Printing for less
Oct 27, 2007, 6:03 GMT
Washington - Printers are the one computer peripheral that keep costing you money long after the initial purchase.
In fact, depending upon the type of printer you buy and how much you print, you may end up spending more money on your printer than on any other single piece of equipment in your computer setup.
That's why it makes sense to pay close attention to how you might be able to control the cost of owning a printer while still getting what you need from the device. Read on for some ideas.
Q: My kids seem to want to print everything: Web pages, long lists of gaming codes, and of course school work. The trouble is that they're running through ink at an alarming rate. Short of banning them from using the printer, do you have any tips for how we can lower our printing costs?
A: The first step, as I'm sure you know, is to have a chat with your kids to decide exactly what is acceptable to print and what is not.
Beyond that, though, there's quite a lot you can do to lower overall printing costs. First, make sure you're using the right kind of printer. If your kids - or you - regularly print a lot of text- heavy pages, then you should be using a laser printer and not an inkjet printer. The cost-per-page of laser printers is significantly lower than that of inkjets, many of which are optimised for printing graphics and photos as much as for text.
Second, open the printer driver for the printer that you use, and make sure that you've activated any ink or toner saving mode that's available. Many laser printers that have a maximum resolution of, say, 600 or 1200 dpi will also be able to print out at half that resolution in the toner-saving mode. That adds up to a significant savings in toner costs and still yields quality that is more than acceptable for most jobs.
Finally, don't exchange a toner cartridge at the first sign of low ink. Many toner cartridges begin to show signs of running low on ink - streaky pages or fainter text - but can in fact go on printing for 50 or more pages. Just remove the cartridge, shake it gently from side to side, and then reinsert it.
Q: I have learned not to use third-party ink cartridges in my photo printer because they do not provide the same reliable colour that the ink from the manufacturer provides. Should I also avoid third-party ink in my laser printer?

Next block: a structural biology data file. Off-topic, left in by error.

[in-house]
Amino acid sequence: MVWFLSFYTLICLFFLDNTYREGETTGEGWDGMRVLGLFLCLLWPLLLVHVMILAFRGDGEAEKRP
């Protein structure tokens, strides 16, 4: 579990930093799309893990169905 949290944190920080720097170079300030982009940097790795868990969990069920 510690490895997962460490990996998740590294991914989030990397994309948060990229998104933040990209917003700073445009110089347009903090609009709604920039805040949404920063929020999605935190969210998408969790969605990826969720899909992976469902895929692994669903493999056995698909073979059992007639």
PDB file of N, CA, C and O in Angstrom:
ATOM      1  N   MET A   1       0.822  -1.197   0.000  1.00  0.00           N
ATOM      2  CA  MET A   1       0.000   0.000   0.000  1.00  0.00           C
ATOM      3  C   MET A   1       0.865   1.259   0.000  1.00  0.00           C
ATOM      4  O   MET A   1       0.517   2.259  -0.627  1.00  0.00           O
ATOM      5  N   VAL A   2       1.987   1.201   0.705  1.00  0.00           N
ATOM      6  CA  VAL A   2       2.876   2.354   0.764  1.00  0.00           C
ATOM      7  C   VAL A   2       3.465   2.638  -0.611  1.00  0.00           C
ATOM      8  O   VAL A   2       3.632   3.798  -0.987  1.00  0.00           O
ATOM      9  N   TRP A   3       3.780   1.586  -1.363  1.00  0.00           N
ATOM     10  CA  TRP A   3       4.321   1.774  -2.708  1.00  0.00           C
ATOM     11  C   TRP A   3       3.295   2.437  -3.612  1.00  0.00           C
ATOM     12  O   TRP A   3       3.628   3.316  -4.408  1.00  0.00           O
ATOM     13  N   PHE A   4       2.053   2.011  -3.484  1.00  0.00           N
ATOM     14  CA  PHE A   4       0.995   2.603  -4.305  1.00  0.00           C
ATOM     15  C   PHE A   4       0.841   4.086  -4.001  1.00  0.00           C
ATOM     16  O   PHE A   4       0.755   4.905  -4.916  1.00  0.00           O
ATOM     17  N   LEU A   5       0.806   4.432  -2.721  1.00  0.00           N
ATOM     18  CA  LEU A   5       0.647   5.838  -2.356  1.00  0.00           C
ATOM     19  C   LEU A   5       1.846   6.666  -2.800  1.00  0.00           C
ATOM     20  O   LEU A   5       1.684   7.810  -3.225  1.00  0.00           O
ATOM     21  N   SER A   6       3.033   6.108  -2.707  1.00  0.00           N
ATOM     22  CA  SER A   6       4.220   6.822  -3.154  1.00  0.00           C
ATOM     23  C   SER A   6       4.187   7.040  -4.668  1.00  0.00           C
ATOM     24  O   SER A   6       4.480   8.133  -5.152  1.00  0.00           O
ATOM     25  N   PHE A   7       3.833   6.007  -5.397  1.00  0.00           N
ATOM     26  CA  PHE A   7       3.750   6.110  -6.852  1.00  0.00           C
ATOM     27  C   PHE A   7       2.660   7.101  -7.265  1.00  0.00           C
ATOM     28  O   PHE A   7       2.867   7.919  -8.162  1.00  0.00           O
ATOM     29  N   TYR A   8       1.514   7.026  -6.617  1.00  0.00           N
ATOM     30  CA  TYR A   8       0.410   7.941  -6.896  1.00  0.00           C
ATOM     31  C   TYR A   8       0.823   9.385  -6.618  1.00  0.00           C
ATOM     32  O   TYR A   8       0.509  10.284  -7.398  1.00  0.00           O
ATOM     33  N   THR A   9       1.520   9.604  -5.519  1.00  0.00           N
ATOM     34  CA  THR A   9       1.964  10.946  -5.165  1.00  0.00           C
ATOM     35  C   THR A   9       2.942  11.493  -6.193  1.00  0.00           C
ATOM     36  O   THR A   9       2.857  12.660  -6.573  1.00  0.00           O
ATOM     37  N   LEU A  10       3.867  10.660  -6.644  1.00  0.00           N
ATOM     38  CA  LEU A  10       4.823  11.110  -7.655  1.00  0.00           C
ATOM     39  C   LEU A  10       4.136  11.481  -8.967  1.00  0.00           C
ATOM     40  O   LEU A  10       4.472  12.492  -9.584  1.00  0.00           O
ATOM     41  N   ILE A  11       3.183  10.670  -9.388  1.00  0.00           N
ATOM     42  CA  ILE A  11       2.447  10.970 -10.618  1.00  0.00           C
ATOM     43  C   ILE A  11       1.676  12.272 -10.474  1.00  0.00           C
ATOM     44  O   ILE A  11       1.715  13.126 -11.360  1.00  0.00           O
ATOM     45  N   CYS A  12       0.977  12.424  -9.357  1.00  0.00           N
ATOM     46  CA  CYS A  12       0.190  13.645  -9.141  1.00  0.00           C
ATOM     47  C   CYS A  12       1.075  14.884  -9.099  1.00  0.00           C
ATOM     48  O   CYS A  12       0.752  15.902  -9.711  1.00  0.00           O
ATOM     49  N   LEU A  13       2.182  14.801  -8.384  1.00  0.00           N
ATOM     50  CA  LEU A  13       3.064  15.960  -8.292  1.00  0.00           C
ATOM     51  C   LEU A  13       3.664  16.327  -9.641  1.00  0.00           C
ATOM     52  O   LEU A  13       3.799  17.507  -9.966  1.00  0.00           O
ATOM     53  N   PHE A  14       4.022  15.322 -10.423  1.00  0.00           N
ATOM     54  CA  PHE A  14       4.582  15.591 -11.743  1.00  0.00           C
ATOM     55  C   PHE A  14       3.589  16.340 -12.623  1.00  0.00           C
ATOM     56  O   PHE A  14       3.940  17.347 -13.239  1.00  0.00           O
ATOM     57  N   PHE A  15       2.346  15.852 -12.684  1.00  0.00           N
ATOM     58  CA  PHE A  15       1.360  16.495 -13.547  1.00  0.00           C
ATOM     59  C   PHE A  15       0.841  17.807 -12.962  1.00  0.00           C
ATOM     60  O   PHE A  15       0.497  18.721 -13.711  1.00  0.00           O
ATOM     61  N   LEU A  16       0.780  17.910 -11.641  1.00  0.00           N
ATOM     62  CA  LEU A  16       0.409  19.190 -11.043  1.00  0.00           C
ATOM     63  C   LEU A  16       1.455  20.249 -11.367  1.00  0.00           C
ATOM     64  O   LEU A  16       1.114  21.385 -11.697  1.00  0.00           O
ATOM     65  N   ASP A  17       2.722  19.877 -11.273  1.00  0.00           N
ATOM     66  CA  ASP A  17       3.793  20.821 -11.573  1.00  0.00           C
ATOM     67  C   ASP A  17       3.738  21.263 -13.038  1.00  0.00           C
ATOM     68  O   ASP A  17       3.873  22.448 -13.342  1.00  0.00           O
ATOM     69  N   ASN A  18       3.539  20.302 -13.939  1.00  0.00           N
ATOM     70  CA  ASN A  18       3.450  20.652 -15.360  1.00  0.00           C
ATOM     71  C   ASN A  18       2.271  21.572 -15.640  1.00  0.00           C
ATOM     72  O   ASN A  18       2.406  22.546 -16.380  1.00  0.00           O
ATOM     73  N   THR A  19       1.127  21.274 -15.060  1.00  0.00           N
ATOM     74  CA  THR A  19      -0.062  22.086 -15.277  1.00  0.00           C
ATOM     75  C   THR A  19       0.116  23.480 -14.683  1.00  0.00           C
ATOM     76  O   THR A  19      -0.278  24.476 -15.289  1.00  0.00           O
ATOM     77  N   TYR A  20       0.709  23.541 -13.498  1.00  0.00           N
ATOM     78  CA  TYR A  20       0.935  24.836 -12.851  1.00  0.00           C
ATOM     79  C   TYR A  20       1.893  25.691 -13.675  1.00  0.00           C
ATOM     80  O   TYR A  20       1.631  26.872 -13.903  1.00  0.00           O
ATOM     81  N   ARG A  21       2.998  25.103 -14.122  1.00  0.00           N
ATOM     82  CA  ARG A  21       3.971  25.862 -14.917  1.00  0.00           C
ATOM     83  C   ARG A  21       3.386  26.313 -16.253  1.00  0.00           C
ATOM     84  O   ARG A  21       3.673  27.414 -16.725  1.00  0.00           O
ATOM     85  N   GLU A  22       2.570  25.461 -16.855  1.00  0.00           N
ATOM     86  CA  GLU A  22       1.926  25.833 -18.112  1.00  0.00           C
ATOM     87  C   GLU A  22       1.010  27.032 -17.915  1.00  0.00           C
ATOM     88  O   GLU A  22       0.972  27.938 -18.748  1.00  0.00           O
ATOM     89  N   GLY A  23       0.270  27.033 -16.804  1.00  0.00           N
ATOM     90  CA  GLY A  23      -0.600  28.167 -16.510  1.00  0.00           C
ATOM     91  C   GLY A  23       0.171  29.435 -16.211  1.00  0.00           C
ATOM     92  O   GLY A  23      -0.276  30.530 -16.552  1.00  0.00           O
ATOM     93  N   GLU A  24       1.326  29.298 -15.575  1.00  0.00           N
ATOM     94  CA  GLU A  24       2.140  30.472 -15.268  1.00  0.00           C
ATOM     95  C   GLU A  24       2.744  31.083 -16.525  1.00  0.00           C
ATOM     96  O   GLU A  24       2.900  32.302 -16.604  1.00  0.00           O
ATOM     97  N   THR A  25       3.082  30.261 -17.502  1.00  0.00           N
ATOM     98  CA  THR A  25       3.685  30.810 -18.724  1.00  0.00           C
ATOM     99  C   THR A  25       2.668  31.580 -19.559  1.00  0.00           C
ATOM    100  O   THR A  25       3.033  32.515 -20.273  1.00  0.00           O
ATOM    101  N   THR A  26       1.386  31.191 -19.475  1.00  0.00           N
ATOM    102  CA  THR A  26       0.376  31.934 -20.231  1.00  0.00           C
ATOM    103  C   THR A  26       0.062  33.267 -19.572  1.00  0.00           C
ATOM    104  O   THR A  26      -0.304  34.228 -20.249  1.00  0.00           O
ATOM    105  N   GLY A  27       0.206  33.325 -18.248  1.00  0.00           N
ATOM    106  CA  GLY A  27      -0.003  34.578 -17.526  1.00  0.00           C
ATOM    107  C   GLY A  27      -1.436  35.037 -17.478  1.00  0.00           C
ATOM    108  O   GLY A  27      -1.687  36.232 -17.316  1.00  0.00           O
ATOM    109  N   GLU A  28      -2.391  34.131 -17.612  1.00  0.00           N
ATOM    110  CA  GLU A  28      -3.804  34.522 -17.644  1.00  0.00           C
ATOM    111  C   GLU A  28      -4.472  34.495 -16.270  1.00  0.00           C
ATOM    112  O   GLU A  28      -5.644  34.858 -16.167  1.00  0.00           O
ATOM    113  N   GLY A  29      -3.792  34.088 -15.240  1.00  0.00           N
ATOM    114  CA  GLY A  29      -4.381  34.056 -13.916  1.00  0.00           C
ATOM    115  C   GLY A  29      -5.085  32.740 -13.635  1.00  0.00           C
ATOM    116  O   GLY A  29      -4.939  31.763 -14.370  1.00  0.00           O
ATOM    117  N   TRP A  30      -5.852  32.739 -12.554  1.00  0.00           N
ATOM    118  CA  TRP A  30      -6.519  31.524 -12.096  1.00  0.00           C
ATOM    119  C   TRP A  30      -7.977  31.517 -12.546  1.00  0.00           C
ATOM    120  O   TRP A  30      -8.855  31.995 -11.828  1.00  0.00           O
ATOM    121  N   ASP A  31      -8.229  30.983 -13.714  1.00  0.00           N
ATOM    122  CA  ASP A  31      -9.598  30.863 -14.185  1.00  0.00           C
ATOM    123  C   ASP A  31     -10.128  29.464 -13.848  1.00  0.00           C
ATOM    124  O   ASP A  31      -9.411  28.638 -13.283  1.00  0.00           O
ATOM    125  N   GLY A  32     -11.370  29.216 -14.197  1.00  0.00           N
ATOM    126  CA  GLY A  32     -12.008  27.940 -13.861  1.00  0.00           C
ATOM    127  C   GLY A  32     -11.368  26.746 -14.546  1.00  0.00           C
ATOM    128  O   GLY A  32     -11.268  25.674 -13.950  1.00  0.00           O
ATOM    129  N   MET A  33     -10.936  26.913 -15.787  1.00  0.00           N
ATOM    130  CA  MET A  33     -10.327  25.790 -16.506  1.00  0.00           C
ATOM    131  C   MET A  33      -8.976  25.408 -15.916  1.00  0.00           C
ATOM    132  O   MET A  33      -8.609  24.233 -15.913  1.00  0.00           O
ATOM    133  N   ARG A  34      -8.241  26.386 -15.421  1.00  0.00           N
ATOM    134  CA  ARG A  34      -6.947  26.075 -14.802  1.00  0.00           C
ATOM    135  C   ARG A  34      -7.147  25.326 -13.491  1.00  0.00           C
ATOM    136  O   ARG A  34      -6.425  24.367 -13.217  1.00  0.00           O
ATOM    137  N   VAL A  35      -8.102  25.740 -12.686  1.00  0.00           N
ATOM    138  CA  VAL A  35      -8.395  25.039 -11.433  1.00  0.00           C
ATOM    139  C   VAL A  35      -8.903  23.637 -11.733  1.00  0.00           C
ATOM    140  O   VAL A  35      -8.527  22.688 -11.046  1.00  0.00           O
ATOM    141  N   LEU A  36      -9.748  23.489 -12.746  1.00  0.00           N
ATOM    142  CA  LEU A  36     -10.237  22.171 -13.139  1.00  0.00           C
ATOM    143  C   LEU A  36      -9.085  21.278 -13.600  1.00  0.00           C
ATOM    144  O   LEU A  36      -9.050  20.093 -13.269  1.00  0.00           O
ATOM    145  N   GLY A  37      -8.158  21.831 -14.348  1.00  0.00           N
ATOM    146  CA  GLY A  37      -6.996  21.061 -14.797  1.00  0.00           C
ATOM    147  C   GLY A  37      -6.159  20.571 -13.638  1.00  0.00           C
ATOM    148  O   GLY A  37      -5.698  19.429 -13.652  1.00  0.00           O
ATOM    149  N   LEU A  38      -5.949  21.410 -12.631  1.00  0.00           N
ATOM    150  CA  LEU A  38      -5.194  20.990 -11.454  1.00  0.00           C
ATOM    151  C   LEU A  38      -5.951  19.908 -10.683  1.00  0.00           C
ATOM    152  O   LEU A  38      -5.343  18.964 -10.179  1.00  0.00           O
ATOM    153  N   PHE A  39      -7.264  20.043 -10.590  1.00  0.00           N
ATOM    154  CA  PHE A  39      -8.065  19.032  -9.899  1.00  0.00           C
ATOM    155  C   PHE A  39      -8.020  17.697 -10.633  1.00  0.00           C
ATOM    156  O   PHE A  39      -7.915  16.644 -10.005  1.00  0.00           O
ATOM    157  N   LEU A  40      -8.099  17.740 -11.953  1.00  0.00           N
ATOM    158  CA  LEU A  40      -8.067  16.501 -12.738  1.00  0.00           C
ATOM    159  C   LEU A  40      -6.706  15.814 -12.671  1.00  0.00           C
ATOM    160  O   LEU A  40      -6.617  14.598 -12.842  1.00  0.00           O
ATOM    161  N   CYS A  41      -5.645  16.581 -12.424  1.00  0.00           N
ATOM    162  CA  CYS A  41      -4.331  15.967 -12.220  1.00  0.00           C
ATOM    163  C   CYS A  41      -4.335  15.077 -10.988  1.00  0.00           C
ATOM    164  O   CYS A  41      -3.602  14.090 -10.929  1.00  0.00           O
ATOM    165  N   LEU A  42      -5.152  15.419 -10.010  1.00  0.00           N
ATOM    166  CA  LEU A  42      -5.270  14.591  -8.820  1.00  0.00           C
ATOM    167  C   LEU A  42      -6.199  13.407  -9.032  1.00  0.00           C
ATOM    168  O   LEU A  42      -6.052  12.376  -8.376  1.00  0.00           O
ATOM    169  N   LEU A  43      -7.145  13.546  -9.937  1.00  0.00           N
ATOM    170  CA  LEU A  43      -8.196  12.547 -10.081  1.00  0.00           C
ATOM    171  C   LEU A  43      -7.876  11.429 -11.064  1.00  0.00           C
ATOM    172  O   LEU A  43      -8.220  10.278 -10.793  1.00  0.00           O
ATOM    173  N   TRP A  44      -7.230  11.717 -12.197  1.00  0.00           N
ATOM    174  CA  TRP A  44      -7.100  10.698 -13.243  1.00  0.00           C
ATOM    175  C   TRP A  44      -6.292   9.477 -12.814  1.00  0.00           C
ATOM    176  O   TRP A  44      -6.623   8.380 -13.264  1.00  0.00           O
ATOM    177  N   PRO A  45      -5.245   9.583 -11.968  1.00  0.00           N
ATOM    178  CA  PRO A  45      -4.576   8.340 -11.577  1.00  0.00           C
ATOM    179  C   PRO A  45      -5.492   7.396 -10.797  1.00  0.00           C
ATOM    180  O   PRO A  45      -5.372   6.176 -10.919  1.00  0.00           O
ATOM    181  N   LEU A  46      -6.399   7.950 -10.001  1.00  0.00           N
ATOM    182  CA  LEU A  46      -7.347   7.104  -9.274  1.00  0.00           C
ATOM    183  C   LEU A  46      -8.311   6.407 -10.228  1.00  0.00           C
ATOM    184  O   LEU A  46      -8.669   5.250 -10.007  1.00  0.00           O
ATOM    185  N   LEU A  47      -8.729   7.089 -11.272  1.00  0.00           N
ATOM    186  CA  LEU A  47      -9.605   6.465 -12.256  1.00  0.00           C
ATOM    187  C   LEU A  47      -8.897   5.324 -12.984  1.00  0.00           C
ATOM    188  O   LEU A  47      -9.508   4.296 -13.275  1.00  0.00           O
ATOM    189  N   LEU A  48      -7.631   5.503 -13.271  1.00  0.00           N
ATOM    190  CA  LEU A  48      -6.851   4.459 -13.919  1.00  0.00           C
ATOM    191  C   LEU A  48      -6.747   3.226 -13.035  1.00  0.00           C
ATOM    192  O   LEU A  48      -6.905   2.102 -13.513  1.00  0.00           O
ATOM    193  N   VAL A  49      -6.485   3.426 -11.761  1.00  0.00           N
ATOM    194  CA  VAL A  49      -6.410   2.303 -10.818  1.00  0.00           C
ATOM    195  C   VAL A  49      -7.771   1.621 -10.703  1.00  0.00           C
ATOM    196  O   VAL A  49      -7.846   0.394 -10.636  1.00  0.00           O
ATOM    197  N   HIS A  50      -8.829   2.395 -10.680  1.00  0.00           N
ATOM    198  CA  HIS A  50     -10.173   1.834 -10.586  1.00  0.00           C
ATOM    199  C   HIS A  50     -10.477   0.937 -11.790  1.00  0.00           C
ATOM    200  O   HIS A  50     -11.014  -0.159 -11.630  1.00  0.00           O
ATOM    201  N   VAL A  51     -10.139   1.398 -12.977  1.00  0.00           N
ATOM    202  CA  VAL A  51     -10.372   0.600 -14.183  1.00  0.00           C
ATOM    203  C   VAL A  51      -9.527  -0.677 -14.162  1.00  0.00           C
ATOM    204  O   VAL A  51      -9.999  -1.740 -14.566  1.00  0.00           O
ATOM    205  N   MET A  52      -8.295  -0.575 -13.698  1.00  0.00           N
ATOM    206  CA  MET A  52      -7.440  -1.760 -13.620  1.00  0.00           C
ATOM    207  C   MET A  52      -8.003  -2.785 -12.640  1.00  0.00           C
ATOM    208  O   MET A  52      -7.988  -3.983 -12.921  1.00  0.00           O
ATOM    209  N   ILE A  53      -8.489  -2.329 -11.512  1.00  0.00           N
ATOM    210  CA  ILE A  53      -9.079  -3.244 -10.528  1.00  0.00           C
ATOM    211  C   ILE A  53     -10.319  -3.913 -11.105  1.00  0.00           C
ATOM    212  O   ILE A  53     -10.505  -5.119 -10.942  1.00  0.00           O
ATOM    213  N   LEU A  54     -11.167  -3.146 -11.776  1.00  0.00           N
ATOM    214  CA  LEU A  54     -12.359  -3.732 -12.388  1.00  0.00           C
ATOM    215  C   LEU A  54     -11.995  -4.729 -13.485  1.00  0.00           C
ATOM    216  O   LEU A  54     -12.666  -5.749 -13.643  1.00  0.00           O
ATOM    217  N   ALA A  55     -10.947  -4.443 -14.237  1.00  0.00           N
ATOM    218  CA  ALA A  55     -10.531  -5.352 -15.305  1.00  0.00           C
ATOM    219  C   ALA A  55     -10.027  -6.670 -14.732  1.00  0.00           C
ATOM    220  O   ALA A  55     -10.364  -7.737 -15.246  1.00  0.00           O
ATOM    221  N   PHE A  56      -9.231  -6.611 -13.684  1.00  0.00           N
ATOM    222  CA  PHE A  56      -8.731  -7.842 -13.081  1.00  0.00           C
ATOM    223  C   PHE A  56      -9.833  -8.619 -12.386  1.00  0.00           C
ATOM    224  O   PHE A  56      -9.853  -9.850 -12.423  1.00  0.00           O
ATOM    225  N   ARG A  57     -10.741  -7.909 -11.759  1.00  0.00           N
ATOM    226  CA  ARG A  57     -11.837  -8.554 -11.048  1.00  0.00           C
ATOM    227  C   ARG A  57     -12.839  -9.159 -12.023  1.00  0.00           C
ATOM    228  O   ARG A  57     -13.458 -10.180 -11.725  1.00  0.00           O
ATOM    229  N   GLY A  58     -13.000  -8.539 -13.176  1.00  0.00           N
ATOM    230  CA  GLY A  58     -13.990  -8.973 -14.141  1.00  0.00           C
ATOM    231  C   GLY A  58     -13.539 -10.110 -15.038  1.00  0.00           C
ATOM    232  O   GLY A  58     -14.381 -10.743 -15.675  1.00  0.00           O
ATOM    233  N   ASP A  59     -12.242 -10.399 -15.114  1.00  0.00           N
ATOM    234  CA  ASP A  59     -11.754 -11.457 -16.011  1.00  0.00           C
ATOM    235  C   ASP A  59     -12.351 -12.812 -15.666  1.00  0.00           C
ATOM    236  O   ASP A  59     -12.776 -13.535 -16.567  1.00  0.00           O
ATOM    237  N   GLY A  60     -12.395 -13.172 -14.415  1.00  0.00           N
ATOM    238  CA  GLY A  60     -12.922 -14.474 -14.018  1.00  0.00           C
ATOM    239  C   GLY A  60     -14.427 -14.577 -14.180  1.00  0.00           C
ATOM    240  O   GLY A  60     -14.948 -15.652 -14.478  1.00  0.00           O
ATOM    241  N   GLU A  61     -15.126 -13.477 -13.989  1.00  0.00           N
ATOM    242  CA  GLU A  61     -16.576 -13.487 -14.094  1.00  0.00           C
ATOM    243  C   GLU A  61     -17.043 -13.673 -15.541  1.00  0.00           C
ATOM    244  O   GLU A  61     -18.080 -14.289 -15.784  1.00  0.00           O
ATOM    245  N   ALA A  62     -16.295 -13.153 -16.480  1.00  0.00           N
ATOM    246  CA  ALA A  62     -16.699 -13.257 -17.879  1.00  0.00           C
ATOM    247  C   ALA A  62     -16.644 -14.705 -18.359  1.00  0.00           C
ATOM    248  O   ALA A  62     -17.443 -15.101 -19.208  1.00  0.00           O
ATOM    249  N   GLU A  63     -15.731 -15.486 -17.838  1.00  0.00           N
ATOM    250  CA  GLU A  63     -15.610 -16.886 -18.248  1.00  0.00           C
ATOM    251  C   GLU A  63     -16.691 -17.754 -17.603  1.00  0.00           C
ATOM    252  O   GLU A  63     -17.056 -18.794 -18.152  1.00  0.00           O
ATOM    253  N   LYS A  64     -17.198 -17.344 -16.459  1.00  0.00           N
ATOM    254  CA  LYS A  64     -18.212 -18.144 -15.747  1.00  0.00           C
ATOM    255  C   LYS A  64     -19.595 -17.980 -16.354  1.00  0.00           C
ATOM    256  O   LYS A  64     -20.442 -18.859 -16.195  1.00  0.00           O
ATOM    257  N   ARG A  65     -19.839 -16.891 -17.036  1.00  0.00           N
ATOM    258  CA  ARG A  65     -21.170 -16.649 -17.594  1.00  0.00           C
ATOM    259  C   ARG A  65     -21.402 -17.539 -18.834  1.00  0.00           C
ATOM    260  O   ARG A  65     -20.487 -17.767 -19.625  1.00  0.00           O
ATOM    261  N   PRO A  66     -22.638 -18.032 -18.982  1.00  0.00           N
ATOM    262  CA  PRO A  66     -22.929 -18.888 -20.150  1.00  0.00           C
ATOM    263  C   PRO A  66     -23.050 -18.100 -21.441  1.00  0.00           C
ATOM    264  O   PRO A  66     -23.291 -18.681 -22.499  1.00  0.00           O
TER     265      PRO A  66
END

A: There are generally two concerns that consumers have when buying ink made by a different manufacturer than the one that made the printer. First, there's concern that colour won't be the same or the same quality. Second, there's concern about the quality of the cartridge in which the ink or toner comes. A poorly made cartridge can cause ink to leak, damaging the internal components of the printer.
Both of those concerns have become less relevant over the past year, as more third-party manufacturers are adopting quality controls in their ink, toner, and cartridge manufacturing that rival those of original equipment makers. Many buyers of replacement toner, in particular, are finding good, less expensive alternatives to the toner offered by the printer maker. Since toner is generally black, there's less concern up front about colour; quality of cartridge is the only variable in question.
So how can you know if a third-party toner or ink cartridge is worth buying? Try to stick with off brands marketed by major retailers, who may offer return privileges if the product does not meet with your approval.
These days, major retailers are frequently offering on their shelves toner or ink cartridge replacements right beside those made by the maker of your printer. As always, though, ultimate responsibility for any damages that result from using ink or toner not made by or tested by your printer maker will rest with you. Use of third-party ink or toner will also void the warranty of your printer.
Q: Do you have any general tips for how to save on printing costs?
A: Yes. Remember that printing is often optional. Most of what we create on the computer these days can stay on the computer until a final hard copy is required. Get used to proofing using the monitor.
Remember, too, that printing costs involve more than printers and ink or toner. They also involve paper. So when you do print, use both sides of a page, turning paper over manually when you do not have a duplex printer, which provides the option of printing on both sides of a sheet of paper.
Finally, when printer shopping, look for printers that offer duplex printing, as well as ones that boast a low cost per page. You can find cost per page estimates by reading the printer specifications on the manufacturers' web sites.
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